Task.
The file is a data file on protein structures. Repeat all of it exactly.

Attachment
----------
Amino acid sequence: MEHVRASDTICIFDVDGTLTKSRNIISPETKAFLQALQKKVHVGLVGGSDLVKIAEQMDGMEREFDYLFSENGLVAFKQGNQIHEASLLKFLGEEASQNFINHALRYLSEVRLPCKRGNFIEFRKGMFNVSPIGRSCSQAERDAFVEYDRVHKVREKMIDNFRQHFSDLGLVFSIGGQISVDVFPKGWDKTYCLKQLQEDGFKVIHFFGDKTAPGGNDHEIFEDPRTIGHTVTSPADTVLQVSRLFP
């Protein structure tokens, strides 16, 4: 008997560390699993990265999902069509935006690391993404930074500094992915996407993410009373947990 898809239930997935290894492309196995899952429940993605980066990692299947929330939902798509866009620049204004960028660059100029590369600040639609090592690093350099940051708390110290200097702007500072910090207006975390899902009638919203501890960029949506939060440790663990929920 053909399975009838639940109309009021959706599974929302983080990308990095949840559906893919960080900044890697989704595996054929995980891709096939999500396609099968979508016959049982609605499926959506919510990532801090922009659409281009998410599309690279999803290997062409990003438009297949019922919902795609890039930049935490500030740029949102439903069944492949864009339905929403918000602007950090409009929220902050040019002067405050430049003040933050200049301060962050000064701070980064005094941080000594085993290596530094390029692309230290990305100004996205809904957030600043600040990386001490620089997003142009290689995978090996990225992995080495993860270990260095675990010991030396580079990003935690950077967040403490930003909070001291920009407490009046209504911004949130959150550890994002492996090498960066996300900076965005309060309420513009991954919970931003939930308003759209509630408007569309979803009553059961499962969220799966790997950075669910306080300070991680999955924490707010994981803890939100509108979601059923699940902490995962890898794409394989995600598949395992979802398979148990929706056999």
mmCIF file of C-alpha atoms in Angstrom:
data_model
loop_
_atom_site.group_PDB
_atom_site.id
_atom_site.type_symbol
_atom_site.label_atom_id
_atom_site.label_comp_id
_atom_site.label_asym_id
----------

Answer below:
Amino acid sequence: MEHVRASDTICIFDVDGTLTKSRNIISPETKAFLQALQKKVHVGLVGGSDLVKIAEQMDGMEREFDYLFSENGLVAFKQGNQIHEASLLKFLGEEASQNFINHALRYLSEVRLPCKRGNFIEFRKGMFNVSPIGRSCSQAERDAFVEYDRVHKVREKMIDNFRQHFSDLGLVFSIGGQISVDVFPKGWDKTYCLKQLQEDGFKVIHFFGDKTAPGGNDHEIFEDPRTIGHTVTSPADTVLQVSRLFP
């Protein structure tokens, strides 16, 4: 008997560390699993990265999902069509935006690391993404930074500094992915996407993410009373947990 898809239930997935290894492309196995899952429940993605980066990692299947929330939902798509866009620049204004960028660059100029590369600040639609090592690093350099940051708390110290200097702007500072910090207006975390899902009638919203501890960029949506939060440790663990929920 053909399975009838639940109309009021959706599974929302983080990308990095949840559906893919960080900044890697989704595996054929995980891709096939999500396609099968979508016959049982609605499926959506919510990532801090922009659409281009998410599309690279999803290997062409990003438009297949019922919902795609890039930049935490500030740029949102439903069944492949864009339905929403918000602007950090409009929220902050040019002067405050430049003040933050200049301060962050000064701070980064005094941080000594085993290596530094390029692309230290990305100004996205809904957030600043600040990386001490620089997003142009290689995978090996990225992995080495993860270990260095675990010991030396580079990003935690950077967040403490930003909070001291920009407490009046209504911004949130959150550890994002492996090498960066996300900076965005309060309420513009991954919970931003939930308003759209509630408007569309979803009553059961499962969220799966790997950075669910306080300070991680999955924490707010994981803890939100509108979601059923699940902490995962890898794409394989995600598949395992979802398979148990929706056999």
mmCIF file of C-alpha atoms in Angstrom:
data_model
loop_
_atom_site.group_PDB
_atom_site.id
_atom_site.type_symbol
_atom_site.label_atom_id
_atom_site.label_comp_id
_atom_site.label_asym_id